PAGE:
Grip Strength Indicates Diabetes, High Blood Pressure
GAINESVILLE, Fla. – Researchers at the University of Florida have discovered a correlation between grip strength and diabetes and high blood pressure.
The study has been published online ahead of the print version in the American Journal of Preventive Medicine.
Researchers measured the grip strength in normal-weight but high-fat-ratio adults with no history of cardiovascular disease and compared it to the grip strength of normal weight, normal BMI adults and with diagnosed diabetics. The subjects were then tested for A1c levels.
Findings show those who had undiagnosed diabetes measured with a lower grip strength than did individuals who were not diabetic or did not suffer from hypertension.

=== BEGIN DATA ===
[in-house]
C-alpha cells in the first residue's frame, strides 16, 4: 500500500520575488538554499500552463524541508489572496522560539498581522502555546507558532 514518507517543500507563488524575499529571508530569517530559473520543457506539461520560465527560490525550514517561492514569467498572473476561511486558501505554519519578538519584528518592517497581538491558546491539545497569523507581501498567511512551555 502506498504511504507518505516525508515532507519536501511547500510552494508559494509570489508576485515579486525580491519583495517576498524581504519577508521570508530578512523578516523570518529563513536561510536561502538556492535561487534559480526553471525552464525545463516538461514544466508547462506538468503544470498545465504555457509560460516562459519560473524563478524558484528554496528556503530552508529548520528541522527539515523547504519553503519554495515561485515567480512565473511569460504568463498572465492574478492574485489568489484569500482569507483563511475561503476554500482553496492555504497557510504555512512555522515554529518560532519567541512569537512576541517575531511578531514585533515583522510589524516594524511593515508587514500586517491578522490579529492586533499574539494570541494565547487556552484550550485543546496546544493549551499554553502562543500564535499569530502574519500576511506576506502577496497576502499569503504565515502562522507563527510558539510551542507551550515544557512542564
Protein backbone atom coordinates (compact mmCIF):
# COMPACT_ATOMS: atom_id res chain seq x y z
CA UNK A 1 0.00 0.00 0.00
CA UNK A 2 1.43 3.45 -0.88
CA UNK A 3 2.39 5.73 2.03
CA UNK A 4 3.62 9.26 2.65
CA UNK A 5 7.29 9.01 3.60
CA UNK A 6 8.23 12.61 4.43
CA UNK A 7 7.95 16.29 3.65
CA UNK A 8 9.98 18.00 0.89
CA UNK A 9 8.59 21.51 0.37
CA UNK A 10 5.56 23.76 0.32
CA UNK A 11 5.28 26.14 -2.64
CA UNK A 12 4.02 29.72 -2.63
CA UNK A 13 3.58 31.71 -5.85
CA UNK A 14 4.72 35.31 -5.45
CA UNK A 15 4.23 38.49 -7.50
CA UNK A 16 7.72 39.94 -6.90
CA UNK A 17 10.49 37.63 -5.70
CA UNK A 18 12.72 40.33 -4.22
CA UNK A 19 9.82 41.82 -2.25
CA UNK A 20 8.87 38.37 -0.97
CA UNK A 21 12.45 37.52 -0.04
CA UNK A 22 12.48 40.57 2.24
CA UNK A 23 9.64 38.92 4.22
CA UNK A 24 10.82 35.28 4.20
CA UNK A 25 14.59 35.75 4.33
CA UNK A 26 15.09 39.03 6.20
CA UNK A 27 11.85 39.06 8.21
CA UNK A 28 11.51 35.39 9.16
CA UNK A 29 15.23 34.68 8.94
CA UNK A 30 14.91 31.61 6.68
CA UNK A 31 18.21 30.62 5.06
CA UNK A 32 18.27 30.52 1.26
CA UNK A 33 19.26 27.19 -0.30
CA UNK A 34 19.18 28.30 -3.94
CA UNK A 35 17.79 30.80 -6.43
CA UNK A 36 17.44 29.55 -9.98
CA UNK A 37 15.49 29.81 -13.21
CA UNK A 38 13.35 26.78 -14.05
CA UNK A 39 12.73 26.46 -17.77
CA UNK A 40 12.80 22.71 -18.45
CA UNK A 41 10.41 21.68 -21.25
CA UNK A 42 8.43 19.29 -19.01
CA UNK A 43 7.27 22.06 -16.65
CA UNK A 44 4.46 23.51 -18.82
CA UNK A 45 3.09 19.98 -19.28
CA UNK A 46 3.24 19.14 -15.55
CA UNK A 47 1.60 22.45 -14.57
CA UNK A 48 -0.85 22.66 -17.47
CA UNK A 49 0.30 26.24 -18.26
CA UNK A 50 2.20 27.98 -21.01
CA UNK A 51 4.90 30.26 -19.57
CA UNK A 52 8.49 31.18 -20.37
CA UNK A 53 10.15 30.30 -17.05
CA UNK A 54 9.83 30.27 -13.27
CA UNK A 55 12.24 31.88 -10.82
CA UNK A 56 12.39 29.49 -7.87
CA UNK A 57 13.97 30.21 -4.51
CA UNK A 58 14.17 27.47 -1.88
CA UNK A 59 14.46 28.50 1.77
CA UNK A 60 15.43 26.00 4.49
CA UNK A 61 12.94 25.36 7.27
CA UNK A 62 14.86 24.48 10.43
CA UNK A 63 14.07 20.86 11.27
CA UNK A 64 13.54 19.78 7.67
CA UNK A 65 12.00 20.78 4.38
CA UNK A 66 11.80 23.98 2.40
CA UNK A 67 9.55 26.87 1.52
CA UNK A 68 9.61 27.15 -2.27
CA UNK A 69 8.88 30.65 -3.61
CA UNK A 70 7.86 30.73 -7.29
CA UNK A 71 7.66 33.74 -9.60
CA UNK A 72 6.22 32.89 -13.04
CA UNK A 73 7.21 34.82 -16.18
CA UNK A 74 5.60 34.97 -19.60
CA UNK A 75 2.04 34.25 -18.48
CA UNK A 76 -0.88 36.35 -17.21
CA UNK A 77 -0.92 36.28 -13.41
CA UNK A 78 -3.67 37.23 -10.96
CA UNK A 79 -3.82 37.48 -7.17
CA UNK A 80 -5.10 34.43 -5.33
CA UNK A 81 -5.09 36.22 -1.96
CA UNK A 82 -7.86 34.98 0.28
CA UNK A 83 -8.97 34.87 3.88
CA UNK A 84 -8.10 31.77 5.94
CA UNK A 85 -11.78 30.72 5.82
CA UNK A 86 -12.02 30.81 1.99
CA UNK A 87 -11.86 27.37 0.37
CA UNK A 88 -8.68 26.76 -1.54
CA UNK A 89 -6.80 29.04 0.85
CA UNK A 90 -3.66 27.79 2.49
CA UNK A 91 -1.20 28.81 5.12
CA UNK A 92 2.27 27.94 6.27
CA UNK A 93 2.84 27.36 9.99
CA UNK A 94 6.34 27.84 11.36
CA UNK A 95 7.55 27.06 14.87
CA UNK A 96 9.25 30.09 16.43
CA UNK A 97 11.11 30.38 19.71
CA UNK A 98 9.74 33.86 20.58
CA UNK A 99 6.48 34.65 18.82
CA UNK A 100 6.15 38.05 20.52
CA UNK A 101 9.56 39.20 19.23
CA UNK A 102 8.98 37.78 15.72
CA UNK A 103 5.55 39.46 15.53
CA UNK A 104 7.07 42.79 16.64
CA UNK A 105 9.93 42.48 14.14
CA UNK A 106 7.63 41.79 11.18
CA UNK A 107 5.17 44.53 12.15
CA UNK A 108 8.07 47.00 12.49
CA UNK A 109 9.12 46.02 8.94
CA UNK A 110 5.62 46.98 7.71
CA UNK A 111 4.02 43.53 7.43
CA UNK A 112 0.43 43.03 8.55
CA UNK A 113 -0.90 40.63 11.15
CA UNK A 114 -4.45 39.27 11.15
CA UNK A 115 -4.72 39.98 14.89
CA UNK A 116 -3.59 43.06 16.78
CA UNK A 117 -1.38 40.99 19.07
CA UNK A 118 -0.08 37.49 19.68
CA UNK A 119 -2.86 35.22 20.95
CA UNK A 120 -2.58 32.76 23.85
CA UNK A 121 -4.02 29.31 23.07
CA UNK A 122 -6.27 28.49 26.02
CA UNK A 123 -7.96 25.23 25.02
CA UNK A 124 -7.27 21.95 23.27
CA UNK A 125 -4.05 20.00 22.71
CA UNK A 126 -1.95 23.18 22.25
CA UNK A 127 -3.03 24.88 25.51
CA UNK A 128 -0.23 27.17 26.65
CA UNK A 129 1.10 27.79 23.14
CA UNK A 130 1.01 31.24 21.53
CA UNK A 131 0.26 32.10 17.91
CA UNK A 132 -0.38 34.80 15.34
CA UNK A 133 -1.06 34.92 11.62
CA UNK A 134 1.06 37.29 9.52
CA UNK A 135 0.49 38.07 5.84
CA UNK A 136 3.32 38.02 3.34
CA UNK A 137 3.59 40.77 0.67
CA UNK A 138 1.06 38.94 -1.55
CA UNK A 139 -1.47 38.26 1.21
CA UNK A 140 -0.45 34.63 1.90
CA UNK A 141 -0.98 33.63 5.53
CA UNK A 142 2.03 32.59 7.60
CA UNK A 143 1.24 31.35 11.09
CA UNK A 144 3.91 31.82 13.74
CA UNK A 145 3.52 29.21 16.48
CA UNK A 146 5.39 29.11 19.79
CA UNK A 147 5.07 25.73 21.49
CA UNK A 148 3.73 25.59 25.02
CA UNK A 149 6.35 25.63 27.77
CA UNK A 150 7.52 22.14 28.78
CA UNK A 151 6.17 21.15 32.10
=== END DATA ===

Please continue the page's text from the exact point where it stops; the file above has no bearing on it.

The results show the weakened grip condition was shown in subjects who had a body mass index within the normal range, but a high proportion of fat to lean muscle. Those percentages for men were more than 25 percent body fat, and for women 35 percent.
This is a subgroup less likely to be screened for hypertension or diabetes because they aren’t considered overweight or obese by BMI measures alone.
The researchers have concluded grip strength is lower in individuals with diagnosed and undiagnosed diabetes and hypertension, and may be an indicator of these diseases in the undiagnosed.